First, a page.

Friday, 26 October 2012

beetroot houmous

I'm always amazed at the selection of houmous in the shops, roasted pepper ones, caramelised onion ones, full fat ones, healthier lighter ones and so on.  But none taste as good as a simple homemade one...  With such a fabulous colour, this houmous makes a statement whatever the occasion.  I served it with homemade bread sticks as a simple afternoon snack.

The bread sticks are made by simply whacking any old bread you have in the oven, preheated at about 180 for a few minutes until crispy.  They keep really well in an air tight container, ready for you to pull at at any last minute wonder.  

My little girl loves snacking on them and I get a real kick out of making something from nothing.

Beetroot Houmous

You'll need:
  • 1 tin chickpeas
  • 1 clove of garlic, peeled
  • 1-2 whole cooked beetroots, peeled and chopped
  • 2 Tbs olive oil
  • 2-3 lemons, juice
  • salt and pepper

1) Place chickpeas, beetroot, garlic, olive oil and lemon juice in a blender and blend till smooth.
2) Season with salt and pepper.  Add more lemon or olive oil if you feel it needs more.
Note:  If you buy raw beetroots and need to cook them. The best way of doing this is to cut off the tips and leaves and wrap each one individually in foil.  Bake in a preheated oven at 180 degrees for at least 30 minutes or more, till soft.  Once cooked, the skin peels off easily.

Top Tip:
To get more juice out of your lemons, put them in the microwave for a few seconds and you'll have double the juice.

Monday, 22 October 2012

warm hearty bean stew

I not sure about those in the Southern hemisphere, but up here in the North we are in need of something warm and comforting.  It's time to bring out the good old faithful, the warm and hearty butter bean stew or Fasolatha as its know in Greece. 

This is a staple in our house and in Greece for that matter.  A very popular dish amongst villagers who practically live on it, and is no wonder they live as long as they do... This is pure food for the soul and great for lowering cholesterol.  Its as healthy as healthy gets.

Serves 4

You'll need:
  • 3 carrots, peeled and chopped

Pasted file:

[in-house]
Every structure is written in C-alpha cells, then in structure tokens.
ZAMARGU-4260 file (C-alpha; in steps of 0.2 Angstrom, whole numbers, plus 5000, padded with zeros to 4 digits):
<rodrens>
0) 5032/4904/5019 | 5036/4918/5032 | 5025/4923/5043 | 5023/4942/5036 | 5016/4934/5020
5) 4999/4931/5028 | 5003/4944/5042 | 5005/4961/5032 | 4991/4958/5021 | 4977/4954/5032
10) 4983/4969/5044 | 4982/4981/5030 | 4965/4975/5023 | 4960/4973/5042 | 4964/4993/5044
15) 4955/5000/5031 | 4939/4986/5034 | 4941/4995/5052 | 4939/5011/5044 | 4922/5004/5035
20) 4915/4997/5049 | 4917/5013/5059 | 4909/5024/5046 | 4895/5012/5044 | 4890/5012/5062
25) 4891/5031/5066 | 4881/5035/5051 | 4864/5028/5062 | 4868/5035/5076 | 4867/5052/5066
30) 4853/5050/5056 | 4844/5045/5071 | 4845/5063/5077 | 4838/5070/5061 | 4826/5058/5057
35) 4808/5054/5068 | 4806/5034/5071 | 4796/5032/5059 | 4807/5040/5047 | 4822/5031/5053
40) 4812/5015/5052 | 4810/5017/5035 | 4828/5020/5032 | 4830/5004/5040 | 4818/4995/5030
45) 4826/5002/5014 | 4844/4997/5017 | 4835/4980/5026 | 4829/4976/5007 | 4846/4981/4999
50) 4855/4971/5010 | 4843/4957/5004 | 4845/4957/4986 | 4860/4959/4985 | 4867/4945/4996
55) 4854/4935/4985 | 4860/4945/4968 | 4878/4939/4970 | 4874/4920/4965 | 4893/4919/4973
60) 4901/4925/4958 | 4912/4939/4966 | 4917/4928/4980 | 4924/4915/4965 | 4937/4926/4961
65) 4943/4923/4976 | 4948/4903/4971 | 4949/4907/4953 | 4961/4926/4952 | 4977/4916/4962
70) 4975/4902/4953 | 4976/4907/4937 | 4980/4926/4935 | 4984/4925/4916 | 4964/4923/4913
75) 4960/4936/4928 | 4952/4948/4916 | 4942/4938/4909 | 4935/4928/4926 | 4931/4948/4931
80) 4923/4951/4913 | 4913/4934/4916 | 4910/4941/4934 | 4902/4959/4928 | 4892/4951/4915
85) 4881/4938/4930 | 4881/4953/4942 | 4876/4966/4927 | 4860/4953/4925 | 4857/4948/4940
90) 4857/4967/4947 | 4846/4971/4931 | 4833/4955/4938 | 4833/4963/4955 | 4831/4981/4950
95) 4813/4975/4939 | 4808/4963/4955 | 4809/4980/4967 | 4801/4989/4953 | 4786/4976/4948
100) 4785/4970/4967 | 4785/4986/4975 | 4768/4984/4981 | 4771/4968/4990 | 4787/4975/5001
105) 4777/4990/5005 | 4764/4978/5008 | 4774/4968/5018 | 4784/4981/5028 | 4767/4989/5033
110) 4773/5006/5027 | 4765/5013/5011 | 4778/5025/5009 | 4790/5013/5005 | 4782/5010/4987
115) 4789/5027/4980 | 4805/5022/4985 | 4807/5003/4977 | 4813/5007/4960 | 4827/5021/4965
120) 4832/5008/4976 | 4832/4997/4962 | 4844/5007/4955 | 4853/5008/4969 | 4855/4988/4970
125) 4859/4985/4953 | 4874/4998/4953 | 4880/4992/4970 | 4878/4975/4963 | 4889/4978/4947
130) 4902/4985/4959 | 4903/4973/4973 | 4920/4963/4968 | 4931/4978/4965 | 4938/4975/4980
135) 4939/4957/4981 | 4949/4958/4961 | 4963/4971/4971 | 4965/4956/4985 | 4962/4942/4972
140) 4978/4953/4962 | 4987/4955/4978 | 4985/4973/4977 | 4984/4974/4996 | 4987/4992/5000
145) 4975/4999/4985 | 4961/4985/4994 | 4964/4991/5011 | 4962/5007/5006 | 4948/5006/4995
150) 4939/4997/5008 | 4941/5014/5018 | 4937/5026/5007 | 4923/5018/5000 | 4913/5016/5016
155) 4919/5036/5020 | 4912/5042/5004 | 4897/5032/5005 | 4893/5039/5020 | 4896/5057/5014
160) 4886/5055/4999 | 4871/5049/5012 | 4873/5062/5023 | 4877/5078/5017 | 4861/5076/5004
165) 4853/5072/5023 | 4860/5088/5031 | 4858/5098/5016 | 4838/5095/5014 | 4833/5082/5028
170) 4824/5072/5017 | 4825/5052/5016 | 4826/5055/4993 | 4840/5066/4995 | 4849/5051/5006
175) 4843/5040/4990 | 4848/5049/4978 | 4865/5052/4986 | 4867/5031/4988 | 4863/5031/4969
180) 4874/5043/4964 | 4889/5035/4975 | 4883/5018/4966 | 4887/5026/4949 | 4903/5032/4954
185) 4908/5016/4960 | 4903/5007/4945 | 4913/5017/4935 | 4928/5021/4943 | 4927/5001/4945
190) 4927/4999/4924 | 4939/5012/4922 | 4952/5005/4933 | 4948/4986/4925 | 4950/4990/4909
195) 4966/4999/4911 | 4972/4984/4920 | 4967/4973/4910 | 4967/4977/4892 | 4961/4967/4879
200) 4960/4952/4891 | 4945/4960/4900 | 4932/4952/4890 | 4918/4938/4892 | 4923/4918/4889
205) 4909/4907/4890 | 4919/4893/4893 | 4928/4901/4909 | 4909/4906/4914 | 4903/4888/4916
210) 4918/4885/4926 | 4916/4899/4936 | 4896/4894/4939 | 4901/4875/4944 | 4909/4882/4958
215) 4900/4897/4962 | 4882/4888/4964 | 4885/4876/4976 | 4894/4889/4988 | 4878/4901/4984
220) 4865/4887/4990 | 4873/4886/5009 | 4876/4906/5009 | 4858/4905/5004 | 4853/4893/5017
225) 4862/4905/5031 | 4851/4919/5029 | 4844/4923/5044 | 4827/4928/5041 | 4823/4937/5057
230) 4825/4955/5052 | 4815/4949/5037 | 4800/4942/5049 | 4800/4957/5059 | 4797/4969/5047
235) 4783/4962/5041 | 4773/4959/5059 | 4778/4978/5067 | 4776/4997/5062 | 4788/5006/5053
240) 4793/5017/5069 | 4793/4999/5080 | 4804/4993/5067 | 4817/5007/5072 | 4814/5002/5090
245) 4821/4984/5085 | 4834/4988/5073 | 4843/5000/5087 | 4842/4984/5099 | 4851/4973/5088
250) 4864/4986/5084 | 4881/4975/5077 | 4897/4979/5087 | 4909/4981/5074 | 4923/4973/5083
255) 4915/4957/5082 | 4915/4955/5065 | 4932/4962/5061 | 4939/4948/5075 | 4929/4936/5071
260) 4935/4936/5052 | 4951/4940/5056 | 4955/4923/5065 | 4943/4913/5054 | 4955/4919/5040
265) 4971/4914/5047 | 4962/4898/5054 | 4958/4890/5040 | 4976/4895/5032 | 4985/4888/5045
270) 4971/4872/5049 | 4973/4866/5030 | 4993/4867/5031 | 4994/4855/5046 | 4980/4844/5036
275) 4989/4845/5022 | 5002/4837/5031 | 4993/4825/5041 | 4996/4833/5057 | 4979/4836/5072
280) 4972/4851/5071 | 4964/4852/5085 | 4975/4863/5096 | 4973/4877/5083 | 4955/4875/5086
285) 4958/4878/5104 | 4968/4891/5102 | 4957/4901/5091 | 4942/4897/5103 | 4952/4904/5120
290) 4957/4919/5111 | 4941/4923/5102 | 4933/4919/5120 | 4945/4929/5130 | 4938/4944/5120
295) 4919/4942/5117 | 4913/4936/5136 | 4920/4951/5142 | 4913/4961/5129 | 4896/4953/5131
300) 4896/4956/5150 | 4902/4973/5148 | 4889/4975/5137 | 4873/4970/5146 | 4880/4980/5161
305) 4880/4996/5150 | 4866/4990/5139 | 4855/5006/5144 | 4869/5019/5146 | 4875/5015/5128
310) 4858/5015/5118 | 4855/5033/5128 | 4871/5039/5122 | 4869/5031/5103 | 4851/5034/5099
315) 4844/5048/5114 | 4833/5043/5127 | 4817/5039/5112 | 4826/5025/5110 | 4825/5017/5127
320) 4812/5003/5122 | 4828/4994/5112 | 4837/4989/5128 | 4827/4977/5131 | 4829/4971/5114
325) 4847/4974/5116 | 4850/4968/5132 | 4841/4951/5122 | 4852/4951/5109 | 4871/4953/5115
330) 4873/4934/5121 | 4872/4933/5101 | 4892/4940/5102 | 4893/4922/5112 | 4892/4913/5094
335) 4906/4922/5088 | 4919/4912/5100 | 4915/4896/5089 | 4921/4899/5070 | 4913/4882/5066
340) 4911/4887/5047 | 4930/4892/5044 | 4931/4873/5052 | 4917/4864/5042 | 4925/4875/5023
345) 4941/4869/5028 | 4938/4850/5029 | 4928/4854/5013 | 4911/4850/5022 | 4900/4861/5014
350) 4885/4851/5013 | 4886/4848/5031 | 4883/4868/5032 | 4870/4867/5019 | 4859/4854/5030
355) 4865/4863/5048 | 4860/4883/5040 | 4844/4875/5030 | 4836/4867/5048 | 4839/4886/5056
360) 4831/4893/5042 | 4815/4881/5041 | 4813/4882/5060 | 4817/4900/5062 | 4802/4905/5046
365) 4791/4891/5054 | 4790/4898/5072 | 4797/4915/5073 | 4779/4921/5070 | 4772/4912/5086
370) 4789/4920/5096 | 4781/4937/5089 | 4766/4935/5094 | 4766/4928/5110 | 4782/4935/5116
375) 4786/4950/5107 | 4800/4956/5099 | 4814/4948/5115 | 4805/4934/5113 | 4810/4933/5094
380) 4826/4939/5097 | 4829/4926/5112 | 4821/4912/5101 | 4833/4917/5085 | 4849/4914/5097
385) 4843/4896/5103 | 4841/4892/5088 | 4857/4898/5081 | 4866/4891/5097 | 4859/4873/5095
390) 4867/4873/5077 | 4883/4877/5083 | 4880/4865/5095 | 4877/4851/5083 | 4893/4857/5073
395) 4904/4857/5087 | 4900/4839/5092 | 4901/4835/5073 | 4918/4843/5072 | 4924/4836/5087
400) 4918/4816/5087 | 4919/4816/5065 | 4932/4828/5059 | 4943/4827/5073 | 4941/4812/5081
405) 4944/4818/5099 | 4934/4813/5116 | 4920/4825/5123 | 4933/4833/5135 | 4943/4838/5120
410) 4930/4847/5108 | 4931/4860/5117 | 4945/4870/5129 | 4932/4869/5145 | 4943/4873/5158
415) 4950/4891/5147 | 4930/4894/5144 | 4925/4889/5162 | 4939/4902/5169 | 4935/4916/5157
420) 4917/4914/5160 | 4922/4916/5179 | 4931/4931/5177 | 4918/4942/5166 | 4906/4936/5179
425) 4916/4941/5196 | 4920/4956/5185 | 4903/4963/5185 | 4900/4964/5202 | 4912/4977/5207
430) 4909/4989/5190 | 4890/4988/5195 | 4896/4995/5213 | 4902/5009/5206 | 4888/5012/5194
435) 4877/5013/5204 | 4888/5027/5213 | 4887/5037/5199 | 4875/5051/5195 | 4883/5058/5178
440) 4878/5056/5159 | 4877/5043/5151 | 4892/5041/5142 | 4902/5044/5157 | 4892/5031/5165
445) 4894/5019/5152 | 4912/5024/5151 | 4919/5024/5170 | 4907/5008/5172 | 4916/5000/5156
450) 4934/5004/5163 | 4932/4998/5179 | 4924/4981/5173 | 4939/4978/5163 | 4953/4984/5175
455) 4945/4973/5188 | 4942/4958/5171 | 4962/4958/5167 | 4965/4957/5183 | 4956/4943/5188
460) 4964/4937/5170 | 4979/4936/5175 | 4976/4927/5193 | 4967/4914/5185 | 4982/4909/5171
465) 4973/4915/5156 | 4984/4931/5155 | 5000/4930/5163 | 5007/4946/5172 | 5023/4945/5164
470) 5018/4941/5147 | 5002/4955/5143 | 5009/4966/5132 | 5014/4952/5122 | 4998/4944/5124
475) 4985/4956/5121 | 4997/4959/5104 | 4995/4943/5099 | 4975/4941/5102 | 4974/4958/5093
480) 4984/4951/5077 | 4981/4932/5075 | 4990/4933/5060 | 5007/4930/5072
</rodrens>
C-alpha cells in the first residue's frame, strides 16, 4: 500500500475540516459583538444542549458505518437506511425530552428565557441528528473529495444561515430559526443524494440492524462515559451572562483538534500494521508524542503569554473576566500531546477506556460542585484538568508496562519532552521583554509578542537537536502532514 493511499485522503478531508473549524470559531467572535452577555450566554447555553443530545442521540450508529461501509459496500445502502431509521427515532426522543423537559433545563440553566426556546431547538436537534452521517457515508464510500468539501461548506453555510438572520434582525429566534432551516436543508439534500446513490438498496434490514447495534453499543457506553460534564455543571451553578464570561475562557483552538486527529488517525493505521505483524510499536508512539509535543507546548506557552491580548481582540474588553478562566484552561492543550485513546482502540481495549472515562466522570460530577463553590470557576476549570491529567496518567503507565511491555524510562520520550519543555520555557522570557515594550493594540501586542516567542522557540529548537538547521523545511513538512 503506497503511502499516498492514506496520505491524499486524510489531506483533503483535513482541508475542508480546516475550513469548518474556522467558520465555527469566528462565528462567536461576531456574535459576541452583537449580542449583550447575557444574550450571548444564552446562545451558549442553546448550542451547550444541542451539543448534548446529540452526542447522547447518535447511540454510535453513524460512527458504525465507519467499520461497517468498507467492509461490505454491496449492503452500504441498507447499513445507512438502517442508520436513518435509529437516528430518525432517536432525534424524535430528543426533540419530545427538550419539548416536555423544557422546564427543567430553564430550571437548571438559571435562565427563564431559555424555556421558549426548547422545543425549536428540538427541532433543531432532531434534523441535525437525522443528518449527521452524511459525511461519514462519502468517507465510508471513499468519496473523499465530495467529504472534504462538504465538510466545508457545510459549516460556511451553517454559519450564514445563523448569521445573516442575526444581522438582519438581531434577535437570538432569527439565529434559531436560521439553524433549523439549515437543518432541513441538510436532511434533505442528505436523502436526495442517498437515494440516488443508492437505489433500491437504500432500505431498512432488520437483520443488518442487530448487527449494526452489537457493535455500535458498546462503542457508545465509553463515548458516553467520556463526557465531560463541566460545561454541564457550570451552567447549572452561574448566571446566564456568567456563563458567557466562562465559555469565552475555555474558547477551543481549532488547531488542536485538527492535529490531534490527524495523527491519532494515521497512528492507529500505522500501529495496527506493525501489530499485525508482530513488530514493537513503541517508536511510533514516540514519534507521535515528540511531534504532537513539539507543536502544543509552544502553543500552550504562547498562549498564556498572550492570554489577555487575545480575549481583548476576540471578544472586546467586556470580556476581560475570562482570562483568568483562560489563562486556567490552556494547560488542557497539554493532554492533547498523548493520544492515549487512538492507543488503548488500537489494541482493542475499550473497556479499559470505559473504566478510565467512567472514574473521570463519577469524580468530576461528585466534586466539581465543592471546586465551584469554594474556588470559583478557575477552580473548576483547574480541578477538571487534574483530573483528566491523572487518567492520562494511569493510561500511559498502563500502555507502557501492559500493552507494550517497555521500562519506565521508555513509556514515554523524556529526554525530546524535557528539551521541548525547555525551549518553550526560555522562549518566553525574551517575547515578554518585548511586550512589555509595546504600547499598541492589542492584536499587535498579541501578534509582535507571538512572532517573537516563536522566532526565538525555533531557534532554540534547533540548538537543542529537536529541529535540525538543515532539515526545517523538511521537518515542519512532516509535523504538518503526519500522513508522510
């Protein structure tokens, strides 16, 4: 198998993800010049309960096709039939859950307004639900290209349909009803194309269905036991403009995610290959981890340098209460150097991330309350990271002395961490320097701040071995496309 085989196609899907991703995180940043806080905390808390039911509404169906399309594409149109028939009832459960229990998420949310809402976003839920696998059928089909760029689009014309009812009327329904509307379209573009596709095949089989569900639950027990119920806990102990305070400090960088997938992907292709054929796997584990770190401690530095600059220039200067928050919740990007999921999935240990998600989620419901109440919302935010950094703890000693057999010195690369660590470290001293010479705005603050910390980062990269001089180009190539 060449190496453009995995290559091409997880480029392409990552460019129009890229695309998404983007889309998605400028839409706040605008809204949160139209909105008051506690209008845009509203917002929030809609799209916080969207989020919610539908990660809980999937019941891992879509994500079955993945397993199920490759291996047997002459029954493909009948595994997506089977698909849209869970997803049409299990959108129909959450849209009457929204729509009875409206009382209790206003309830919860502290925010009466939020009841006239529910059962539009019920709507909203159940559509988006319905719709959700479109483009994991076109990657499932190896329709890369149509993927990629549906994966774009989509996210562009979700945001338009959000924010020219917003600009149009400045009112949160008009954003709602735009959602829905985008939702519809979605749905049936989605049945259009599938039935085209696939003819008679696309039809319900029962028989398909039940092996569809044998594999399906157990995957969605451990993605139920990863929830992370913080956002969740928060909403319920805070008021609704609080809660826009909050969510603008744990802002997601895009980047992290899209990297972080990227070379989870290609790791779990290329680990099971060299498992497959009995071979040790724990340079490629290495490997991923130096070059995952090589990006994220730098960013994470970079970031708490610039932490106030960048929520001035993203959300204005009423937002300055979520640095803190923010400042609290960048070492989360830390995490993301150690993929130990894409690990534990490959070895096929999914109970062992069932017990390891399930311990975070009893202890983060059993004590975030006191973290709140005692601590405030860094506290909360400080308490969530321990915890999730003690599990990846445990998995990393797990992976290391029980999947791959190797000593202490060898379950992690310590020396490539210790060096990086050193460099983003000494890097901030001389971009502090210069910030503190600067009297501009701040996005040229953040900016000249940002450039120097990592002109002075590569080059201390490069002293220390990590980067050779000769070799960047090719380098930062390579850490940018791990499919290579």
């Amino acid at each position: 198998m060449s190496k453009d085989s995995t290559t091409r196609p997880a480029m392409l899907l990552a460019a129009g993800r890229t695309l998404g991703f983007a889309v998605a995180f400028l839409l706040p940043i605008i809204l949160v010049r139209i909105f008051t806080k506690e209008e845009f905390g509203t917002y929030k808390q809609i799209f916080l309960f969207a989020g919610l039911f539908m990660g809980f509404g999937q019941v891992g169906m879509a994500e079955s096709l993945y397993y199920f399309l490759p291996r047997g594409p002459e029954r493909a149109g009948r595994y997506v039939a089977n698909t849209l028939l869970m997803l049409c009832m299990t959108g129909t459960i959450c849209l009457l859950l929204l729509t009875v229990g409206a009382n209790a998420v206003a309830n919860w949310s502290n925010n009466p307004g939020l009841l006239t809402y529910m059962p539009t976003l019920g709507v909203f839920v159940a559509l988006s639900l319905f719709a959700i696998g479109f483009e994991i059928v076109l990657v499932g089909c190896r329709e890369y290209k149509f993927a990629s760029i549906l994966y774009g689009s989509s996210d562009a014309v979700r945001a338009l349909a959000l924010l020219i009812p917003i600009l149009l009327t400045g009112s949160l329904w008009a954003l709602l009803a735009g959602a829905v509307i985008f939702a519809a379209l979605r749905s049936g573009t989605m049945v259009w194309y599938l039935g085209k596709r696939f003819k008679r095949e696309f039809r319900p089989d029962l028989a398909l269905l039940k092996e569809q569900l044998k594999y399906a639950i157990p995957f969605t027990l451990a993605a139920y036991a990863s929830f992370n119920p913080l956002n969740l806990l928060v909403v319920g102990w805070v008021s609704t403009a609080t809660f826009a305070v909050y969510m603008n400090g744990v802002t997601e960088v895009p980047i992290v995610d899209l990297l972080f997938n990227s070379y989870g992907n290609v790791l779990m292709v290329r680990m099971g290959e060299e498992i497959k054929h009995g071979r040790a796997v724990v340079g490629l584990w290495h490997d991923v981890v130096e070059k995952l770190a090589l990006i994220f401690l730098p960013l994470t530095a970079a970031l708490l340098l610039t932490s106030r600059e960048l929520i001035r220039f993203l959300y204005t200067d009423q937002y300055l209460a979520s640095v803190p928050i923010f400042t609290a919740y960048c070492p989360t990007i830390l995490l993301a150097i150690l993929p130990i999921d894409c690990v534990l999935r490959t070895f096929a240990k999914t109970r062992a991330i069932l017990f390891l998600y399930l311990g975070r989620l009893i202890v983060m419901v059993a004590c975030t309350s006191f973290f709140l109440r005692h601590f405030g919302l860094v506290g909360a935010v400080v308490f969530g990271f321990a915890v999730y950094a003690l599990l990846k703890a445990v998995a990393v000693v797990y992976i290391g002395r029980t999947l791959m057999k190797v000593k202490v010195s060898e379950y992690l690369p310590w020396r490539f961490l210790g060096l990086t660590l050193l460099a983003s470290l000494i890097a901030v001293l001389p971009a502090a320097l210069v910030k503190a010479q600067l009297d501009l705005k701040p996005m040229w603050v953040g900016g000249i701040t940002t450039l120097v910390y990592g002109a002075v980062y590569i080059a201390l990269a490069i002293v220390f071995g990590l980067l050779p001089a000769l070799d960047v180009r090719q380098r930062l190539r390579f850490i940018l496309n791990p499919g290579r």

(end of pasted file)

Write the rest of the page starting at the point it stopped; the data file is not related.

• 3 celery sticks, cleaned and chopped
  • 1 tin butter beans (you can use any type of bean, works just as well with cannellini beans or chickpeas)
  • 1 tin chopped tomatoes
  • 2/3 slices of bacon
  • 1 onion, chopped
  • olive oil
  • Parmesan (option, for serving)
  • salt and pepper
  • 1 tsp cumin seeds
  • 1 tsp sugar


1) Saute onion till transparent
2) Add the carrots, celery, tinned tomatoes, bacon and simmer gently for about 30 minutes till veggies are al dente.  Season with, sugar, cumin seeds and salt and pepper to taste.
3) Add the beans and cook further till the veggies are soft and tender
4) Serve with grated Parmesan and fresh bread.

Monday, 15 October 2012

pasta primavera

I found these pretty pasta swirls in Tuscany and have been saving them for something special.  I wanted to make something tasty yet still maintain their beauty...this is what came to mind.  A refreshing pasta primavera served cool with my take on a Spanish Caprese salad.

I love this meal for its simplicity and fresh flavours.

The original idea uses fresh basil however when I came to making it, I realised I didn't have any, and had no choice but to go with what I had - fresh coriander.  I loved this change and it has now become my recommended version.

This dish works best using sweet vine ripened tomatoes.

Pasta Primavera
Serves 4

You'll need:
  • 400g pasta shapes (you can use whatever shapes you like, fusilli, shells, tubes)
  • vine ripened tomatoes (about 12-14 depending on how much sauce you prefer) 
  • 1 clove of garlic, grated
  • 1 small bunch of fresh coriander, chopped  (you can use basil if you prefer)
  • grated Parmesan
  • 2 Tbs olive oil, good quality
  • salt & pepper to taste

1) Bring the pasta to boil in a pan and cook until al dente, remove and rinse with cool water.
2) In a separate bowl, finely chop the tomatoes making sure to pour all the tomato juices in the bowl.  Add the grated garlic and chopped coriander, mix and leave till all the juices are mixed.
3)  When the pasta is ready add the pasta to the tomatoes and mix with a good swig of olive oil.  Season with salt and pepper and grate fresh Parmesan over and serve

~ ~ ~

I love serving this pasta with a Spanish inspired tomato salad.   I know what you thinking, a slight case of tomato overload but trust me these two dishes work very well together with the flavours all marrying up deliciously.

Now I can't take all the credit for this salad.  It's an adaption of a Jamie Oliver creation.

You'll need:

  • 10 ripe vine ripened tomatoes
  • half a length of chorizo
  • 1 mozzarella ball
  • small bunch of parsley, chopped
  • 1 tbs olive oil
  • 1 Tbs balsamic vinegar
  • salt and pepper to taste

1) Slice the chorizo and fry gently in a pan until it starts to crisp.
2) Roughly chop the tomatoes.  I like it quite chunky not too refined.  Add the sliced mozzarella.
3) Add the chorizo and pour the oil from the pan over the salad.  Add the chopped mozzarella.